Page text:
Reguera, B., Alonso, R., Moreira, A., Méndez , S., Dechraoui-Bottein, M.-Y. (Eds). 2016. Guide for designing and implementing a plan to monitor toxin-producing microalgae. 2nd Ed. IOC of UNESCO and IAEA, Paris and Vienna. IOC Manuals and Guides, no. 59. 66 pp. (Spanish and English).

Reguera B, Riobó P, Rodríguez F, Díaz PA, Pizarro G, Paz B, Franco JM, Blanco J. 2014. Dinophysis toxins: causative organisms, distribution and fate in shellfish. Mar. Drugs 12: 394-461.

Reguera B, Velo-Suárez L, Raine R, Park MG. 2012. Harmful Dinophysis species: a review. Harmful Algae 14: 87–106.

Trainer VL, Pitcher GC, Reguera B, Smayda TJ 2010. The distribution and impacts of harmful algal bloom species in eastern boundary upwelling systems. Progress in Oceanography 85: 33-52.

Velo Suárez L, González-Gil S, Gentien P, Lunven M, Bechemin C, Fernand L, Raine R, Reguera B. 2008. Thin layers of Pseudo-nitzschia spp. and the fate of Dinophysis acuminata during an upwelling-downwelling cycle in a Galician Ría. Limnology and Oceanography 53: 1816-1834.

Reguera B, Garcés E, Bravo I, Pazos Y, Ramilo I, González-Gil S. 2003. In situ division rates of several species of Dinophysis estimated by a postmitotic index. Mar. Ecol. Prog. Ser. 249:117-131.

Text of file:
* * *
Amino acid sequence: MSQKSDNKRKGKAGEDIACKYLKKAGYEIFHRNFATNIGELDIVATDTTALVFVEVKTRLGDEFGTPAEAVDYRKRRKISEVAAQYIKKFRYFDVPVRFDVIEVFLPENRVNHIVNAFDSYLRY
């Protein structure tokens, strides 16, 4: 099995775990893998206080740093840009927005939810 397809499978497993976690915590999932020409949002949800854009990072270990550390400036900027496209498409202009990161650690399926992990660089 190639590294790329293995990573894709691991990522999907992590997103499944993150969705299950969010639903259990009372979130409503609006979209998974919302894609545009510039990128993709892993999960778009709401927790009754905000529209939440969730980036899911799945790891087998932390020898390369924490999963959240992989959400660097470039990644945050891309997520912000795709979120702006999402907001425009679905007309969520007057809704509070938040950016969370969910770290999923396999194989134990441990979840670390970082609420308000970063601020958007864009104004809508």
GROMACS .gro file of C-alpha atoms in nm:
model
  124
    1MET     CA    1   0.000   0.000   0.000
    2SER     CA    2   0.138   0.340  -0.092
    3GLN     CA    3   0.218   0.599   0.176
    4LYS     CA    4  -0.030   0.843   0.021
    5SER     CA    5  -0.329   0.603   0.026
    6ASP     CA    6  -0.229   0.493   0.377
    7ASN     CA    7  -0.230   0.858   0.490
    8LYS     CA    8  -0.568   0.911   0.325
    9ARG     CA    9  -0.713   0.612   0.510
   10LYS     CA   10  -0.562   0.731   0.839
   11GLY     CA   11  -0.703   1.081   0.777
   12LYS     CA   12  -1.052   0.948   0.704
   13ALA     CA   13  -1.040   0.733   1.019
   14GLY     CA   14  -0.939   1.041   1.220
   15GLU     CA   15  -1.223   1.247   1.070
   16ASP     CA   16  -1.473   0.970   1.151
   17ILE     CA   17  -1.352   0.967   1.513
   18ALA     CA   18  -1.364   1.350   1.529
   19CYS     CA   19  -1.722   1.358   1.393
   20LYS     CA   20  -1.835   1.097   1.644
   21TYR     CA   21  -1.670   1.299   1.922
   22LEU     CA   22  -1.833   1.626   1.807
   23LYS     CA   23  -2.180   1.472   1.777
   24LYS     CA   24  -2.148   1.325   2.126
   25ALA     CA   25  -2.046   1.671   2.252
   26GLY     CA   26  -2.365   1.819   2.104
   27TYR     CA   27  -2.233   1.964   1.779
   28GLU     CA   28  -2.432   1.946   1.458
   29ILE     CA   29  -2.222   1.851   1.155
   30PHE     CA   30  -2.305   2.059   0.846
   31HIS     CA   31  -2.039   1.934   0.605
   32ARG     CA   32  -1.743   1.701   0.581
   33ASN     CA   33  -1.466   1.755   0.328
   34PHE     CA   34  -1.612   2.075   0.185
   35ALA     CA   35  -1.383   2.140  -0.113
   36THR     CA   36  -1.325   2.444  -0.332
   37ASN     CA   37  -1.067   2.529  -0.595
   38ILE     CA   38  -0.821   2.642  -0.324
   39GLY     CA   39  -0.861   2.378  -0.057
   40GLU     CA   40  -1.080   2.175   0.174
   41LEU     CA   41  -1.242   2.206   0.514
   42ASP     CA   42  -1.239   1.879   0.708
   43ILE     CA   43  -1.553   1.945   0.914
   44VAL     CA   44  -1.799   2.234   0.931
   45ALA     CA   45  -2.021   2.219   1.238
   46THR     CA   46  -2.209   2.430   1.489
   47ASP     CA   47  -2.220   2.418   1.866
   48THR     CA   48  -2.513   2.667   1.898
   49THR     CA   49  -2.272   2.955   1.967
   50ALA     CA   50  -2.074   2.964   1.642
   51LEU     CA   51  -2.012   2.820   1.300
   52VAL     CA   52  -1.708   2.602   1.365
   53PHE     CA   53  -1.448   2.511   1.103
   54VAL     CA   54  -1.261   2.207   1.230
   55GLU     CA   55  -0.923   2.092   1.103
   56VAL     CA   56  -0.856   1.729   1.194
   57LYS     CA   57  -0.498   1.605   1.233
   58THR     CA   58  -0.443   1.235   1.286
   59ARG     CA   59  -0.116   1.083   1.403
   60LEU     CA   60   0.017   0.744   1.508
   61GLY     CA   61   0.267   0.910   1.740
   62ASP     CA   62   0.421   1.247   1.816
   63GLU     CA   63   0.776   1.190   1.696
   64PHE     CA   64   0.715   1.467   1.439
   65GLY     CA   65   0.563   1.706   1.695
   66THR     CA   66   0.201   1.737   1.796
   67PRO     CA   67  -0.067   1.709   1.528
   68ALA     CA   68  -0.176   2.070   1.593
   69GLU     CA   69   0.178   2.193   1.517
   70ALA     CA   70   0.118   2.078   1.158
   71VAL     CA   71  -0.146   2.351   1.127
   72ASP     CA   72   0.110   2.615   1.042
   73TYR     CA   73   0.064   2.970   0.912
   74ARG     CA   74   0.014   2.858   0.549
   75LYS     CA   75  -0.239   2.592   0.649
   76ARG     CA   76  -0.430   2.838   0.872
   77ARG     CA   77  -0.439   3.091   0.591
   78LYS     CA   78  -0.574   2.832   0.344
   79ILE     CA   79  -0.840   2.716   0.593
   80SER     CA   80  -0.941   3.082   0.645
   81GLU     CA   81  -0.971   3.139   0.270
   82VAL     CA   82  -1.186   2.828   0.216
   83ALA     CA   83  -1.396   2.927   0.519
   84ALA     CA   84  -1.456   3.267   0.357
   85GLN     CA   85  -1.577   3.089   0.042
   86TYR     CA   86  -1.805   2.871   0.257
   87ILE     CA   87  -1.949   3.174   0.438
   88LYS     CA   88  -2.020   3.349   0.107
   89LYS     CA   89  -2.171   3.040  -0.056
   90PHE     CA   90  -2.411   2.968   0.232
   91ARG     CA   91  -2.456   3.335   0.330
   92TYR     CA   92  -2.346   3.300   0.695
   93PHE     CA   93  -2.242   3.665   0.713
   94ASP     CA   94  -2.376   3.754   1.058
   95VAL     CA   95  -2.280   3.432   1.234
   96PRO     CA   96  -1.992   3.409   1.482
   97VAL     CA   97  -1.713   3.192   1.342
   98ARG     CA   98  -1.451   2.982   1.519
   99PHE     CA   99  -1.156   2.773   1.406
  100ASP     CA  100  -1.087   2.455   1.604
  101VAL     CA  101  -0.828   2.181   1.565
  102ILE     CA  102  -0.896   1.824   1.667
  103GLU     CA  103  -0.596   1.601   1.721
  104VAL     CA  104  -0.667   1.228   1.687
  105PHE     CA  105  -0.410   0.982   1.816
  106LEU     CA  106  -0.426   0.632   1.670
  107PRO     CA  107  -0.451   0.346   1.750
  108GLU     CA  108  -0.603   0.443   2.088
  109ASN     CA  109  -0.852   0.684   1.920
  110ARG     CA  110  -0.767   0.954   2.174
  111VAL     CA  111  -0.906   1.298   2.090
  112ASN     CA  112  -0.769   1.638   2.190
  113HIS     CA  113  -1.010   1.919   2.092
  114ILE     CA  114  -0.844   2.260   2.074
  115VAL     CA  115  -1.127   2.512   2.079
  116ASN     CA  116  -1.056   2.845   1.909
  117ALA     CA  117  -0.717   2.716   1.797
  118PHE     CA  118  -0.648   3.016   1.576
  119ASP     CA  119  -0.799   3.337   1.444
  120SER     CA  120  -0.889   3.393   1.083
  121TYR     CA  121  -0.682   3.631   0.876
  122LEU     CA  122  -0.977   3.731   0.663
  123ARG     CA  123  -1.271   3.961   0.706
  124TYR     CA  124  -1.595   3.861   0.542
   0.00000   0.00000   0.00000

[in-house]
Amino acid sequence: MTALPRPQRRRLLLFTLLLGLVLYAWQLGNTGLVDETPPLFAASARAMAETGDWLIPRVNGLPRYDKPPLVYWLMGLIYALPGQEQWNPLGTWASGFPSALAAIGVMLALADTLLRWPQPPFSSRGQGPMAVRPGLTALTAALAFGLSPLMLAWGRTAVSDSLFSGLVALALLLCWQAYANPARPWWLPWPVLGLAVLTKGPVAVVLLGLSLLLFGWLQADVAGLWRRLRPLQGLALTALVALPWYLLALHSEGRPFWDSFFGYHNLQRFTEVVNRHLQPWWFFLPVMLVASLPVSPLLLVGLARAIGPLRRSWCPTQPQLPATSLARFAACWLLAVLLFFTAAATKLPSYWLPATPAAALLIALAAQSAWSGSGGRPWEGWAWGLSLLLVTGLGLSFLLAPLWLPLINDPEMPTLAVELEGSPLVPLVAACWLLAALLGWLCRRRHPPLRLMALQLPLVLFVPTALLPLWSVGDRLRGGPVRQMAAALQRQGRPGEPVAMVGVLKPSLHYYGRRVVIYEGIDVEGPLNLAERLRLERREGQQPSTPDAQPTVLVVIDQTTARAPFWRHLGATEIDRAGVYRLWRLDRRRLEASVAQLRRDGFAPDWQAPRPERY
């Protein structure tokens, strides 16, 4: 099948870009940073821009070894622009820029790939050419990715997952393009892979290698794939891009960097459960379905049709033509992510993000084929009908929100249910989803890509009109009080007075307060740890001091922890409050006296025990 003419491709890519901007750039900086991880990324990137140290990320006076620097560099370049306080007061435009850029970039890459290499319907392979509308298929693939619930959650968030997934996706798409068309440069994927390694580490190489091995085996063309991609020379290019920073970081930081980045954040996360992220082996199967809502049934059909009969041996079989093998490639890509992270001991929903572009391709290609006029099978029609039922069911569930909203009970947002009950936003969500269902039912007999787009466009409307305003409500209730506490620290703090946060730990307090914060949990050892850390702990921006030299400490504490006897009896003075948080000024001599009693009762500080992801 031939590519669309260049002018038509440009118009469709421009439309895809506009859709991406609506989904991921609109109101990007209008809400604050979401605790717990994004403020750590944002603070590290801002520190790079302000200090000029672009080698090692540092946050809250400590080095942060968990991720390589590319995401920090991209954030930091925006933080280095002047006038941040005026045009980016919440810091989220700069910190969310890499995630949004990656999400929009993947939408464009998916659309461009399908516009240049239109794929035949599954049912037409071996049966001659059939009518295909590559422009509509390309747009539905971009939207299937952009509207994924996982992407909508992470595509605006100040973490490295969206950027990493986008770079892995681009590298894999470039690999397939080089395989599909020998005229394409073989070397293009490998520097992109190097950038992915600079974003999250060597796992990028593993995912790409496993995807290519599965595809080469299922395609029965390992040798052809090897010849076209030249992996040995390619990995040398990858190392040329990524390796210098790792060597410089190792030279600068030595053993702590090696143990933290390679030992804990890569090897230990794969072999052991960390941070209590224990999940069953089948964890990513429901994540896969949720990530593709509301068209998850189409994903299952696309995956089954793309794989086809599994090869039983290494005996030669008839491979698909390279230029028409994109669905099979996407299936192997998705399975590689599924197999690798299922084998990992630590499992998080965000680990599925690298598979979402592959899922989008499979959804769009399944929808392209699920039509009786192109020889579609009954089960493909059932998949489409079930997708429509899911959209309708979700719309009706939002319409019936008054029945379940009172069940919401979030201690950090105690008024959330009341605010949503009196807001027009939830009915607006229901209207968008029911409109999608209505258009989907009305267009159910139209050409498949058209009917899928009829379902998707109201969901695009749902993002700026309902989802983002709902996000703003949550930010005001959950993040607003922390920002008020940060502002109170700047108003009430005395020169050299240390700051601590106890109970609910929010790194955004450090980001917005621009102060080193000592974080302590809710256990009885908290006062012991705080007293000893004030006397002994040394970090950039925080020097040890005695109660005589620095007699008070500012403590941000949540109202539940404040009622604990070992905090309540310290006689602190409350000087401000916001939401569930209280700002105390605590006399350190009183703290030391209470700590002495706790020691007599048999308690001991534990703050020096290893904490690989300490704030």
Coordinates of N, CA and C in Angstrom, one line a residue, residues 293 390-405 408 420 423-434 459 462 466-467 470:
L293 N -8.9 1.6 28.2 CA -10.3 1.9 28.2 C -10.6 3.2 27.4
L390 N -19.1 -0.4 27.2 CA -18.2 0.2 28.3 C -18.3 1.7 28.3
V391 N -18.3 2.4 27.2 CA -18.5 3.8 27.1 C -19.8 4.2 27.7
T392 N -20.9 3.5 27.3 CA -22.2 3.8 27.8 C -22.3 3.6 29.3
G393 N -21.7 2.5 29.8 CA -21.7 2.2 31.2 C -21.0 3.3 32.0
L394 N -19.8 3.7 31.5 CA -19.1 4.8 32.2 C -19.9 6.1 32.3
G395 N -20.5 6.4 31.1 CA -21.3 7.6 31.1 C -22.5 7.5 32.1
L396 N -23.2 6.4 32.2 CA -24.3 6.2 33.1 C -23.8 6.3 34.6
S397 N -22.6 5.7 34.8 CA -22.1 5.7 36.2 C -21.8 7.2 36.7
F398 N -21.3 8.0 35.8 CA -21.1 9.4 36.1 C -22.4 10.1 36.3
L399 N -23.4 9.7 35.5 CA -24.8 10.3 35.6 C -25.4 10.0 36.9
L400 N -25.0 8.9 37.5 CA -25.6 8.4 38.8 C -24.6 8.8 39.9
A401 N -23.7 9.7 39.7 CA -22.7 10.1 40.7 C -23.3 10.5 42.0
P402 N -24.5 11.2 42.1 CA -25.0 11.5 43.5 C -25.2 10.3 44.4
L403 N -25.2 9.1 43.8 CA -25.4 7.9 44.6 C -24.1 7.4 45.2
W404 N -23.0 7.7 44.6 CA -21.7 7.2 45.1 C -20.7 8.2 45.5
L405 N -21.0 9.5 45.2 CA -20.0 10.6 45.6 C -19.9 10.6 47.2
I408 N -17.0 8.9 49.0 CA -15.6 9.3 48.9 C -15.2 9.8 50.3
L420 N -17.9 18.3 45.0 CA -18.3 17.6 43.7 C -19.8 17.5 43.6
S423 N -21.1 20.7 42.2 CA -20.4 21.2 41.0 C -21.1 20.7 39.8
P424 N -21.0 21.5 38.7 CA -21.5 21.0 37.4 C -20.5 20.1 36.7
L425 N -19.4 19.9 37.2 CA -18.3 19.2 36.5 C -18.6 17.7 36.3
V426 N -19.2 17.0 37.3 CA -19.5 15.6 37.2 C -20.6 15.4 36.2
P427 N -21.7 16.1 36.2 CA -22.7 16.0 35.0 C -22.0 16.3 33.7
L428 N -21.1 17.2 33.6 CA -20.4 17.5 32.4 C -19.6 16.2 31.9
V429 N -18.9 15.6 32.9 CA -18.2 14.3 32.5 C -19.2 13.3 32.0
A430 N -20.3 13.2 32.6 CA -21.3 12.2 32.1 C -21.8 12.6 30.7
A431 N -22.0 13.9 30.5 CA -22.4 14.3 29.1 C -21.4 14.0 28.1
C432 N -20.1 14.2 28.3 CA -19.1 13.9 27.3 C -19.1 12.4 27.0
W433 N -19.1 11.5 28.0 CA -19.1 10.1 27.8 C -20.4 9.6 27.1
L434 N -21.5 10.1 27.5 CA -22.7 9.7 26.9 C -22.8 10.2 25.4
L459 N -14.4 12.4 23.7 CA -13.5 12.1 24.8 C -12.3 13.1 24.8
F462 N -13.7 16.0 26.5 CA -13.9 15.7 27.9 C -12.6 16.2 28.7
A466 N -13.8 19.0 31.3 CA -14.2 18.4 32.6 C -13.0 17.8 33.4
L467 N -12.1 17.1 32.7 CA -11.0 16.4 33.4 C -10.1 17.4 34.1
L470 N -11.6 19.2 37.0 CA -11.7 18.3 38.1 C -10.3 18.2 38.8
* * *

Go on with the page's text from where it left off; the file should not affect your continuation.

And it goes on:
Reguera B, González-Gil S. 2001. Small cell and intermediate cell formation in species of Dinophysis (Dinophyceae, Dinophysiales). Journal of Phycology 37: 318-333.

Reguera, B., Blanco, J., Fernández, M.L., Wyatt, T. (Eds) (1998). Harmful Algae. Xunta de Galicia and IOC of UNESCO Publishers, Santiago de Compostela, Spain, 650 pp. (ISBN 84-453-2166-8)

Fraga, S., Anderson, D.M., Bravo, I., Reguera, B., Steidinger, K., Yentsch, C.M. 1988. Influence of upwelling relaxation on dinoflagellates and shellfish toxicity in Ría de Vigo, Spain. Estuarine Coastal Shelf Science 27: 349-361


Partly based on nomination letters (from Pat Tester and Gustaaf  Hallegraeff) for the Yasumoto Award